I. The Second Advent as a Matter of Reason. I ask you, as a matter of reason, is it likely that the Great High God, Who has, as we are told in the opening of the Epistle to the Hebrews, appointed His Son to be Heir of all things, would allow His retirement from the earth as if defeated, and never see to it that His purpose was completely fulfilled? When the Lord Jesus Christ left this world, He passed up from the Mount of Olives and from the sight of a few humble followers, who claimed Him in their hearts as King. But the world at large ignored Him entirely, and Satan might well have been said to have gained a magnificent victory, if nothing further took place historically with regard to the Jesus of Nazareth. Consequently, we may expect, on the very ground of reason, that there must be a further return of Christ in majesty and glory to claim the kingdoms of this world for Himself and His father. Otherwise, throughout the hosts of hell there might be an acclamation cry, 'We have beaten the Lord, that God of your heaven'. They have not beaten Him! They never can! And it is because we believe the Word of the living God, and expect our God is to have a triumphant victory in all matters connected with the history of this world, that we, some of us at least, are now 'looking for that blessed hope,' and we seem to see the dawn of that wondrous day when Christ shall take to Himself His great power and reign, when the kingdoms of this world shall become the Kingdom of our Lord and of His Christ
II. What Saith the Scripture? We must inquire what is revealed to us in the Scripture with regard to this historical fact, of which we are expecting the fulfilment In what manner will the Lord Jesus Christ return? Our text speaks of it as 'the glorious appearing of our Saviour Jesus Christ'. He is to come 'in like manner' as He went up. And the Lord Jesus Christ, our Blessed Saviour, who went up to heaven as Jesus, the Perfect Man, to claim our places there and prepare them for us, in the presence of God and the angels, is coming back to 'receive the kingdom' according to His own parable. He comes to be King, and His title is to be 'the Lord Himself.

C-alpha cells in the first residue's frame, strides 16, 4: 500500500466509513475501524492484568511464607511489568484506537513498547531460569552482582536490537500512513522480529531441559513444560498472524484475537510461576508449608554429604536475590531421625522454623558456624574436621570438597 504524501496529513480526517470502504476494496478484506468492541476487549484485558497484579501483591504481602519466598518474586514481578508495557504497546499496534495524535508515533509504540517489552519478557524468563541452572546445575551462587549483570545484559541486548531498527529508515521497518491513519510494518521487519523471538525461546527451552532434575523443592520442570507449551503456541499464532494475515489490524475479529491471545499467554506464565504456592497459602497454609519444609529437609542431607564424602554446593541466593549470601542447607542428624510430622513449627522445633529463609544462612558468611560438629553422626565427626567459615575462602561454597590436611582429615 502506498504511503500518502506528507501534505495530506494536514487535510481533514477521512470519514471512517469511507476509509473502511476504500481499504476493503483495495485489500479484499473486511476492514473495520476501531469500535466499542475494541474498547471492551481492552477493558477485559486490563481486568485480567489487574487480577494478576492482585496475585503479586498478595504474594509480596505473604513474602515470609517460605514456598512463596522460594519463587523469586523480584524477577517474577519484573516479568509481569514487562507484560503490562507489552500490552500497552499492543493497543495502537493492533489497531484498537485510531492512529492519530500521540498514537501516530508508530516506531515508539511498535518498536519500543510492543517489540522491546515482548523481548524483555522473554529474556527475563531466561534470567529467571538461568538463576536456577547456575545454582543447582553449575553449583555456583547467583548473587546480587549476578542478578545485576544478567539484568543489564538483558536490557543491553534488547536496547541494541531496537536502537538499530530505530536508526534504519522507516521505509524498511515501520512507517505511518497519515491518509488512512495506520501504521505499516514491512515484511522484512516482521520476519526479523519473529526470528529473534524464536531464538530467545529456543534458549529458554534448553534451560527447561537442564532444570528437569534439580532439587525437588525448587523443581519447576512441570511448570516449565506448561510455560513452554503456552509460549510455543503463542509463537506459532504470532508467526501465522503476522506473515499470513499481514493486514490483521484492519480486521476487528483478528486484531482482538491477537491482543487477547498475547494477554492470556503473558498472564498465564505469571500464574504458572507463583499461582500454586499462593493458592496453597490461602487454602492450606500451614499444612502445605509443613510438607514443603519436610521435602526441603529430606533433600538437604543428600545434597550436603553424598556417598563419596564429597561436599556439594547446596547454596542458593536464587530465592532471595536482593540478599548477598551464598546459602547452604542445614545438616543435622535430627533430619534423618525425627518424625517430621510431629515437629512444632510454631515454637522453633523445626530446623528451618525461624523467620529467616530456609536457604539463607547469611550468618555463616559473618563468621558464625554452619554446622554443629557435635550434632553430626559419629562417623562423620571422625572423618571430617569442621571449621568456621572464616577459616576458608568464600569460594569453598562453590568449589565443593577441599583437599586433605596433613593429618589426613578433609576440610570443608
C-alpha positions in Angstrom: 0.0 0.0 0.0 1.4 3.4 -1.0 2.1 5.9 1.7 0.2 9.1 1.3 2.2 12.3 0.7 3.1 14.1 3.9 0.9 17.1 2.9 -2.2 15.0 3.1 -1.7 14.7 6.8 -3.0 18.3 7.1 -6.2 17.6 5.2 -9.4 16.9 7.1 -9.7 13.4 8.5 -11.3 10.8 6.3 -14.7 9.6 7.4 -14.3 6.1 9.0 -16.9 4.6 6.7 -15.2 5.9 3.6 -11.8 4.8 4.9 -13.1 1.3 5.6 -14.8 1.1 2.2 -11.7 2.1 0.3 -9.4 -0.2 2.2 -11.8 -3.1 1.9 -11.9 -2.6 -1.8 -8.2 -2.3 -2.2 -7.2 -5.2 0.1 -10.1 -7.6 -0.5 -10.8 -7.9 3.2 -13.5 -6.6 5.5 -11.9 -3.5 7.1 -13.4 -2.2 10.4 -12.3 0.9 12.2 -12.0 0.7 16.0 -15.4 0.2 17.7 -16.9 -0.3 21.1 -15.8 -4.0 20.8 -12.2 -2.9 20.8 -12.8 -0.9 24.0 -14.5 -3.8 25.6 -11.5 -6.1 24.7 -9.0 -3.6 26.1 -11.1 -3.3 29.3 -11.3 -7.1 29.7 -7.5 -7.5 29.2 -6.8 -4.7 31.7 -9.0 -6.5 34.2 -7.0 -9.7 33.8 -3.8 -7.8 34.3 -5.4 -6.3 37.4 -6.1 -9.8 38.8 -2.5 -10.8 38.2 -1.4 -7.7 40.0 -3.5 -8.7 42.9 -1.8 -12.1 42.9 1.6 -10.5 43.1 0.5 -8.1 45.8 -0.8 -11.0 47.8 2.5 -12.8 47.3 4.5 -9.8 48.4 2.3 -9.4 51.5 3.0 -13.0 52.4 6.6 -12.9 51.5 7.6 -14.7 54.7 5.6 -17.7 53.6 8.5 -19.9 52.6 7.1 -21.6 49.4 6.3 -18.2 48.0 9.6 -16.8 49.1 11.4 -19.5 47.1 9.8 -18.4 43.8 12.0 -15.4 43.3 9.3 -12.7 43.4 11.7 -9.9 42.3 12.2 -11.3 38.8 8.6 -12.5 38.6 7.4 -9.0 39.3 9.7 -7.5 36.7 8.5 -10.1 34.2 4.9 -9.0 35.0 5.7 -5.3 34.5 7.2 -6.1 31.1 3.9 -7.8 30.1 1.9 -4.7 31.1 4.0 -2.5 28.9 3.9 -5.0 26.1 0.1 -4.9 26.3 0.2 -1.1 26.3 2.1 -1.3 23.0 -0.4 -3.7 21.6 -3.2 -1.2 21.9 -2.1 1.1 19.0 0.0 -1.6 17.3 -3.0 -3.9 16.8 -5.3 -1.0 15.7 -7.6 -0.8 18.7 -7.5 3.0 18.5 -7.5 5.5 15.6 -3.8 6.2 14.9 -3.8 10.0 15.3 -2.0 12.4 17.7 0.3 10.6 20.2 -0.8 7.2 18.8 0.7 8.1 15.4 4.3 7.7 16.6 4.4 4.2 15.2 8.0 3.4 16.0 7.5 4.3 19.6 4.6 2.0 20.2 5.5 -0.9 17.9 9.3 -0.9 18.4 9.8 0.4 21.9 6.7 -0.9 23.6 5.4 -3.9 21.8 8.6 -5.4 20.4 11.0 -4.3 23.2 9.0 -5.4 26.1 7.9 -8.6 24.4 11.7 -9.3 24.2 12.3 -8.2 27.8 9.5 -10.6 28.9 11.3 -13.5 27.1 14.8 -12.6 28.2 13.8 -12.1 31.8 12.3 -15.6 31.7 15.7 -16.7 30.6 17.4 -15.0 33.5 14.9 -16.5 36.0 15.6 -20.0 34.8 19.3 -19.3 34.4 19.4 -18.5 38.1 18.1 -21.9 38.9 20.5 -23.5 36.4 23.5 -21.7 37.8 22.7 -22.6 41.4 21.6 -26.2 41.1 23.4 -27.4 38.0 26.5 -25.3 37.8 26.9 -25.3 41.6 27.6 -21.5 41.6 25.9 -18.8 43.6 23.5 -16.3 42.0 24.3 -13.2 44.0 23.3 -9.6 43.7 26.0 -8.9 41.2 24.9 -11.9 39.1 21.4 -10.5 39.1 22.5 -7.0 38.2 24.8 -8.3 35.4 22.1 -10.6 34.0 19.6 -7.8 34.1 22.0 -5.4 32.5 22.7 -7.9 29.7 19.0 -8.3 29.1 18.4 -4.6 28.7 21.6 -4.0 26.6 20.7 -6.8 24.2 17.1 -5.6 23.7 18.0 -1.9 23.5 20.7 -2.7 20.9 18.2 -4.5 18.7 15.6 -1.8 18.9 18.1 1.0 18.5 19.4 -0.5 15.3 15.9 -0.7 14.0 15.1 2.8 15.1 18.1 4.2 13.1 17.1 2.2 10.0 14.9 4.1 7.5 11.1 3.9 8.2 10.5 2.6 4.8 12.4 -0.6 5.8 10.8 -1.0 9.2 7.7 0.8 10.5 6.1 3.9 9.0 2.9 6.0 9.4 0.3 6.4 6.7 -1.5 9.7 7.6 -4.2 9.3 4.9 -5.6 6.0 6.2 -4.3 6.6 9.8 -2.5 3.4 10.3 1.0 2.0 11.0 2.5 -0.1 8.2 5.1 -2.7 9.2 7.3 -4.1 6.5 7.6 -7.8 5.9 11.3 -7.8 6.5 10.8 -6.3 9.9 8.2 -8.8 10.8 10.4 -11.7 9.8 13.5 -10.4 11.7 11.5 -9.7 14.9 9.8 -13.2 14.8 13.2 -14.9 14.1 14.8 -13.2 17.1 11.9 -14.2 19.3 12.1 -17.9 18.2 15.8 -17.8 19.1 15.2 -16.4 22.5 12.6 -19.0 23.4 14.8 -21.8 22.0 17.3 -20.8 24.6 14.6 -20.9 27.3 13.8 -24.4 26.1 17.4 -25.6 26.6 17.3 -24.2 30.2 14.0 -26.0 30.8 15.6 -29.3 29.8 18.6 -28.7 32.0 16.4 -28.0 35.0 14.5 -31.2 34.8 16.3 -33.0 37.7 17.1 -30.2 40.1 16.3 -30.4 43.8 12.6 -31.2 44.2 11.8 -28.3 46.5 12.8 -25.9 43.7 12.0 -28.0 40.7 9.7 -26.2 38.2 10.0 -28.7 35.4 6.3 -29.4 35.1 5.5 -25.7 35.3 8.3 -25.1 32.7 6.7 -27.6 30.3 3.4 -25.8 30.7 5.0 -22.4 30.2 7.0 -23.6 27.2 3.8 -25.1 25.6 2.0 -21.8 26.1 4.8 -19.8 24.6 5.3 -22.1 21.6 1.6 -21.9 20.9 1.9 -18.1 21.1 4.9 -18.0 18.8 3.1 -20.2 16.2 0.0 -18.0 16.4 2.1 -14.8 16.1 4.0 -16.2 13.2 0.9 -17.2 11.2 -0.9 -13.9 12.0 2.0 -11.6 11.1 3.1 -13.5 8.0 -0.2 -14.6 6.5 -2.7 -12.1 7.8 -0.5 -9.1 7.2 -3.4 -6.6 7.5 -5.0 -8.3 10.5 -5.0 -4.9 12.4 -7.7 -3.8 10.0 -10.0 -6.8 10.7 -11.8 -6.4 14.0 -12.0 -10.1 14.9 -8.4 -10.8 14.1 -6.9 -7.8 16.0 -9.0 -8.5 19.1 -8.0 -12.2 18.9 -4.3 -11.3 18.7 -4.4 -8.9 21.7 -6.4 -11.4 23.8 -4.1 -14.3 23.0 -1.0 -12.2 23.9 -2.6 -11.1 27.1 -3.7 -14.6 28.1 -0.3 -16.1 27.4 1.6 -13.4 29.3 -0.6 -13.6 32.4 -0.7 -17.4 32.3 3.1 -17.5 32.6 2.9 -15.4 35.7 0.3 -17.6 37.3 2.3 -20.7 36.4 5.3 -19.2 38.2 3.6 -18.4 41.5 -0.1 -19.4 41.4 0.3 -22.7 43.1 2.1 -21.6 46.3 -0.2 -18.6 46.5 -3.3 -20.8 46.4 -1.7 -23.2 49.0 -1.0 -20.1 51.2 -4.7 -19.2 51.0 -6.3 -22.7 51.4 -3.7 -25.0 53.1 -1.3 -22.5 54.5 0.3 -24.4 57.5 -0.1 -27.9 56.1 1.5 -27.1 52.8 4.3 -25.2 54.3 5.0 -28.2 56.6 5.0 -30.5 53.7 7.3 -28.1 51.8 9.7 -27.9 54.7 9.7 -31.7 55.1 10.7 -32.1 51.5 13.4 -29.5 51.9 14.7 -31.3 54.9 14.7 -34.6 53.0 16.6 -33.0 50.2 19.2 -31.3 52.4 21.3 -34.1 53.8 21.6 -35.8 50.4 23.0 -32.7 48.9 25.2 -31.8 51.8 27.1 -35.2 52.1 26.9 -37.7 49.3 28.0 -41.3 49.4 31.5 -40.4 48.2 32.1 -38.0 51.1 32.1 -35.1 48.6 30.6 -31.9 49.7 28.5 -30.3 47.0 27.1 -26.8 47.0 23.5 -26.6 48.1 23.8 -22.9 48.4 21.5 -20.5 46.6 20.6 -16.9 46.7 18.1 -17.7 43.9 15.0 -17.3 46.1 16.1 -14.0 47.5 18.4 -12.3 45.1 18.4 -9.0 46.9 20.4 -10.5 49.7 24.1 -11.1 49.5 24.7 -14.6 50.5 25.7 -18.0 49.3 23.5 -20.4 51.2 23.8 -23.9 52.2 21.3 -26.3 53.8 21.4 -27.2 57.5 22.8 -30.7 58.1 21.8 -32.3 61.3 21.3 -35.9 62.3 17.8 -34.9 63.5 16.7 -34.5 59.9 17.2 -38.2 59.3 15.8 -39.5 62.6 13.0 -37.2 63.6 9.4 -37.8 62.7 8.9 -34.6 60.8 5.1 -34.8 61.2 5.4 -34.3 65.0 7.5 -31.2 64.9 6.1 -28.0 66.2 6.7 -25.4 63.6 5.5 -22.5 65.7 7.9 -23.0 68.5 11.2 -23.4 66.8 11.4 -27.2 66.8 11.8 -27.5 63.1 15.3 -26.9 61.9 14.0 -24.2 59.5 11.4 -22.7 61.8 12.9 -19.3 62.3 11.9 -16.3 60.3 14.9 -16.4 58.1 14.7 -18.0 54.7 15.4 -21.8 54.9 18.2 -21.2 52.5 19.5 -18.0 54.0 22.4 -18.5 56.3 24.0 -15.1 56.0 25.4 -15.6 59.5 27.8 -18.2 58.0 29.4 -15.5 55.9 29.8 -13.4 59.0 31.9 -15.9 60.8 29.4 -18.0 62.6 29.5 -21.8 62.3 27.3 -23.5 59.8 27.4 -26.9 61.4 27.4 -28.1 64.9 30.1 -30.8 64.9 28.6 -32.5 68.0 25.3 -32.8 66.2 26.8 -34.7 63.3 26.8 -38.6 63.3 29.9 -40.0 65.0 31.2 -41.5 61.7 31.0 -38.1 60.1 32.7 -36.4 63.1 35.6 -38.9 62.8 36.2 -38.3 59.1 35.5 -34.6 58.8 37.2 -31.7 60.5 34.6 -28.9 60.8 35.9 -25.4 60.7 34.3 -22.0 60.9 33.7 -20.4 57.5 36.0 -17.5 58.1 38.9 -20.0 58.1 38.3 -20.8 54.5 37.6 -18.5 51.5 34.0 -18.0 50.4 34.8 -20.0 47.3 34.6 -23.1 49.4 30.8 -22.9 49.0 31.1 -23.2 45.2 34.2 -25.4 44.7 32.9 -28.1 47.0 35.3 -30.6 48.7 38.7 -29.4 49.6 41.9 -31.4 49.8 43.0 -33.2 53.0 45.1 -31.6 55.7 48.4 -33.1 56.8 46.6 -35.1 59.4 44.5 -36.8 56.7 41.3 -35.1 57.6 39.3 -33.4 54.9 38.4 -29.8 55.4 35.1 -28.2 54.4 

III. Christ and the Church. What will it be to Christ when He looks upon His Church, and says, 'My beloved, My beloved!' That is my Saviour's joy, my Saviour's reward for all His pains. 'For the joy that was set before Him, He endured the cross, despising the shame, and is set down at the right hand of the throne of God,' henceforth waiting till His enemies are crushed, and His saints are ready to meet Him, and the cry goes up from earth as well as from heaven above: 'My Lord, my God'. Not only will it be a satisfaction to His own soul; He will see God satisfied, too. When He was upon earth, there was one thought in His mind. 'I have glorified Thee upon the earth... I came not to seek my own glory, but the glory of Him that sent Me.' I can imagine (oh, so feebly!) the wondrous feeling of my Lord and Master as He looks upon that perfected Bride gathered in all ages from earth how He turns back for a moment to His Father's throne, and says, 'Father, I have glorified Thee; I have glorified Thee!'
IV. What Shall we Say to these Things? I ask you to think that we are to get ready. A little child said to its mother, 'Hadn't we better begin to pack up for heaven?' Are you beginning to pack up for glory? Are you getting ready, for that wondrous moment when all our beloved ones shall meet us not only our own beloved on earth, but our dearly beloved Lord to meet Him in the air and be like Him, because we see Him as He is. I beseech you to be getting ready, 'for in such an hour as ye think not the Son of Man cometh'. Get ready, and help others. It is an honour to be called of God to go out and hasten the time when the Bride shall be ready to meet her Lord. Work your work while yet it is day; you will not have long to win souls for Jesus. Are we ready to receive Him? He will come in a moment, in the twinkling of an eye. May our prayer be, 'Come, Lord Jesus; come quickly!'
References. II. 13. H. Alford, Sermons on Christian Doctrine, p. 266. D. L. Moody, The Fulness of the Gospel, p. 82. C. D. Bell, The Power of God, p. 197. Expositor (4th Series), vol. x. p. 109. II. 13, 14. J. Keble, Sermons for the Sundays After Trinity, p. 372. II. 14. Spurgeon, Sermons, vol. ii. No. 70. A. Maclaren, After the Resurrection, p. 241. G. A. Sowter, From Heart to Heart, p. 212. Expositor (5th Series), vol. ix. p. 437; ibid. (6th Series), vol. i. p. 367. A. Maclaren, Expositions of Holy Scripture Titus, p. 171; ibid. p. 180.
'I met the society [at Norwich] at seven,' says Wesley, in his journal for September, 1759, 'and told them in plain terms, that they were the most ignorant, self-conceited, self-willed, fickle, untractable, disorderly, disjointed society, that I knew in the three kingdoms. And God applied it to their hearts: so that many were profited; but I do not find that one was offended.'
Reference. II. 15. H. D. M. Spence, Voices and Silences p. 9.
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Nicoll, William Robertson, M.A., L.L.D. "Commentary on Titus 2". Expositor's Dictionary of Text. https://studylight.org/
the First Week of Advent